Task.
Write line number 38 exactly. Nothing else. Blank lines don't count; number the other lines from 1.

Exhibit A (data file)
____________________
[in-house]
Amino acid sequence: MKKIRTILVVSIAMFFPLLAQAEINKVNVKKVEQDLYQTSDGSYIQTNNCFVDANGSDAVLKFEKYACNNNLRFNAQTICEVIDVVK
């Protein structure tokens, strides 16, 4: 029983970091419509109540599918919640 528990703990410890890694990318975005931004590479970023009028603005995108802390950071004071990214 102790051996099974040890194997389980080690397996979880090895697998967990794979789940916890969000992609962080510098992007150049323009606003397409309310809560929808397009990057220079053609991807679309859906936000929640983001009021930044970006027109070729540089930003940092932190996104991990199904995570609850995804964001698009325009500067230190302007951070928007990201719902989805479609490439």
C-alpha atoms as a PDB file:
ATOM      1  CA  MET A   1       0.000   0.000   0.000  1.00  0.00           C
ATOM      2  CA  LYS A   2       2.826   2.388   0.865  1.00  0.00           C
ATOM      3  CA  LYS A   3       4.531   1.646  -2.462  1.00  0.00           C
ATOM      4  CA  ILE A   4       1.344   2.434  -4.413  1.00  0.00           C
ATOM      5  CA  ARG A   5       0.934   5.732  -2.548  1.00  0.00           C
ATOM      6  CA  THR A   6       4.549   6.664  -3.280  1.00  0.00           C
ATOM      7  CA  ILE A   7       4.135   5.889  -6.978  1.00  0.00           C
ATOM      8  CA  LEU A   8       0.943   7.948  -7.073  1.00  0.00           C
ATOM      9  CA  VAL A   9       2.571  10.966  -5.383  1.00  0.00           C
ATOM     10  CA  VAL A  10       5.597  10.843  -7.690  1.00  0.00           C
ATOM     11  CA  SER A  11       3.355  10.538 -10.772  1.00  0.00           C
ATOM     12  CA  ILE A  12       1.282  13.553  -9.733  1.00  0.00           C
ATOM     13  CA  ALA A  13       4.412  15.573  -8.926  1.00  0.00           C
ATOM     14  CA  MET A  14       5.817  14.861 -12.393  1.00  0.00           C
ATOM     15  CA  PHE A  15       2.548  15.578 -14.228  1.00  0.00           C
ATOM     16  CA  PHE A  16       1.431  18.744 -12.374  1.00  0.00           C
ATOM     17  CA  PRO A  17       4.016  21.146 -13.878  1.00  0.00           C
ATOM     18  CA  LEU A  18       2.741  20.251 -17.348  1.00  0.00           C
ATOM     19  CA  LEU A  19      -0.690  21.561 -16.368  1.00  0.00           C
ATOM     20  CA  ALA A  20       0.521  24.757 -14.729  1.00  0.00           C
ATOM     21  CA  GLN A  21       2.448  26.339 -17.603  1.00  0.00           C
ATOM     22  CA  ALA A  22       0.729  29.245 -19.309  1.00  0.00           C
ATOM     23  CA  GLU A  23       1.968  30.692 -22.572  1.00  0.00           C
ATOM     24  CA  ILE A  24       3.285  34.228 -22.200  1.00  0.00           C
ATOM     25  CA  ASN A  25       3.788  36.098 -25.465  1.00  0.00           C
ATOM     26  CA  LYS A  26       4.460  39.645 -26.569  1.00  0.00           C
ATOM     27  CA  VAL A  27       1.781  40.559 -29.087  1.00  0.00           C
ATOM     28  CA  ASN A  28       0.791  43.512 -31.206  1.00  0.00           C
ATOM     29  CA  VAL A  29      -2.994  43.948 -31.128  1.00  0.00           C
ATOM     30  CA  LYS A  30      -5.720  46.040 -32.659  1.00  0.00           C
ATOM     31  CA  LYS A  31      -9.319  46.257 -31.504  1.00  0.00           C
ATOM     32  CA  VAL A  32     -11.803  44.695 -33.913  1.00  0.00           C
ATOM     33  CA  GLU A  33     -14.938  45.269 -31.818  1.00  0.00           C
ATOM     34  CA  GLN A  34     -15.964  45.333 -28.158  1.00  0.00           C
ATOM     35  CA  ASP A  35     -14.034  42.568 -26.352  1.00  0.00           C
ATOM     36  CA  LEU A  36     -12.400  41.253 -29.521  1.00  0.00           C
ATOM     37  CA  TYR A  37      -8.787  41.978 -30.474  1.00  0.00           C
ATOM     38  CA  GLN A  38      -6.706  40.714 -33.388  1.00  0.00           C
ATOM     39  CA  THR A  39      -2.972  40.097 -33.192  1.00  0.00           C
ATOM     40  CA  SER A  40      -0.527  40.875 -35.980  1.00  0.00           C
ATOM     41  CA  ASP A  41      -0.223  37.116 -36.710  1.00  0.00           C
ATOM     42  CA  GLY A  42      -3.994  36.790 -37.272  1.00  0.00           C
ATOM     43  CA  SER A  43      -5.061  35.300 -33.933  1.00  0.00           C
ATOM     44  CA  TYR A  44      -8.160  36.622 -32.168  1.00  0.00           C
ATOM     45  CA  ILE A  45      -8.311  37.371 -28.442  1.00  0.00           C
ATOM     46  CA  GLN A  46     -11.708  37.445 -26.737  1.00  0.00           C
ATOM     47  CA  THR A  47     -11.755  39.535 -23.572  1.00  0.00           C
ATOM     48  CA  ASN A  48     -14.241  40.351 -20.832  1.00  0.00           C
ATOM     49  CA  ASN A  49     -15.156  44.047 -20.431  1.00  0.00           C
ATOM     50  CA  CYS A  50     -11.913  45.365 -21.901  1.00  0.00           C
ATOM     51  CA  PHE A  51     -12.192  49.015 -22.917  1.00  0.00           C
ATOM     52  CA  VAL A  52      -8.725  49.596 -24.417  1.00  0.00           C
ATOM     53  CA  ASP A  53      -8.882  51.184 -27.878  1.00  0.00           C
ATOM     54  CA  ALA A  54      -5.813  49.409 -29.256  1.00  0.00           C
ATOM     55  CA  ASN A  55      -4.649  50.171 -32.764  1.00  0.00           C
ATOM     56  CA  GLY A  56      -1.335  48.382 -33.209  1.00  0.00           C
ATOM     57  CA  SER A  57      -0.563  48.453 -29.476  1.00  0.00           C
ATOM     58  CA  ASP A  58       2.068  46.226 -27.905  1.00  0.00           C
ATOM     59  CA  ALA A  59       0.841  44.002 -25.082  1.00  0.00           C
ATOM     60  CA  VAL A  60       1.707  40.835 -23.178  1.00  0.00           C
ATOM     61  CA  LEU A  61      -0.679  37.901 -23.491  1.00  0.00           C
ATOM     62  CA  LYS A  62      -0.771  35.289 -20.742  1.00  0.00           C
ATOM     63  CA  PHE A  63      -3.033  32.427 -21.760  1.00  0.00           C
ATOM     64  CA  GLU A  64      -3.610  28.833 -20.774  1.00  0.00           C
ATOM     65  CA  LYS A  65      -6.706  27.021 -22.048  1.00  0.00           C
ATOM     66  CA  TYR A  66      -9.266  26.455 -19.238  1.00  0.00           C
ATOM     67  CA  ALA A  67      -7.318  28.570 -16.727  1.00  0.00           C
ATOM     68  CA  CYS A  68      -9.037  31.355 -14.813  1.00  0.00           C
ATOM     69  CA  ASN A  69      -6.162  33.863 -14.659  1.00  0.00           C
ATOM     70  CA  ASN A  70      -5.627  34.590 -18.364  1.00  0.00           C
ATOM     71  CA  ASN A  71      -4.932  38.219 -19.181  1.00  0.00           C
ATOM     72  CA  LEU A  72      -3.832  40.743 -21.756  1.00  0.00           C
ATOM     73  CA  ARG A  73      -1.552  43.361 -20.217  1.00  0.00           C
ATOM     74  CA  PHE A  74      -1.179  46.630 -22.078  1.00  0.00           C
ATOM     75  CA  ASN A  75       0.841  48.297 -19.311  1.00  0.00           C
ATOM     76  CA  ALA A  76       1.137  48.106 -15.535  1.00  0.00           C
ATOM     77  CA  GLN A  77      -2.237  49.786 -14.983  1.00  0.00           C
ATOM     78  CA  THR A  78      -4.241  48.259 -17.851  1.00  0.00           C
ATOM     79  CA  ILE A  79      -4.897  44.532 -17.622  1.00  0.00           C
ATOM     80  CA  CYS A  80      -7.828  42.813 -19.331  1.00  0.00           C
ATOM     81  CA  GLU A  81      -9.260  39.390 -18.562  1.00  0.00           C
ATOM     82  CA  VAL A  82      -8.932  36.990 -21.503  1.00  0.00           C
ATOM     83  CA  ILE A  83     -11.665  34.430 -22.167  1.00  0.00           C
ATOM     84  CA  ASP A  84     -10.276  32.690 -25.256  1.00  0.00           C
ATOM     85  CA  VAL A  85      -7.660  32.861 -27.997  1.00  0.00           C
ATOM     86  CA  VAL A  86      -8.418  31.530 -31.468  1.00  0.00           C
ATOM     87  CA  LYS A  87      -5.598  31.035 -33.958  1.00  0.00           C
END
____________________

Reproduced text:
ATOM     34  CA  GLN A  34     -15.964  45.333 -28.158  1.00  0.00           C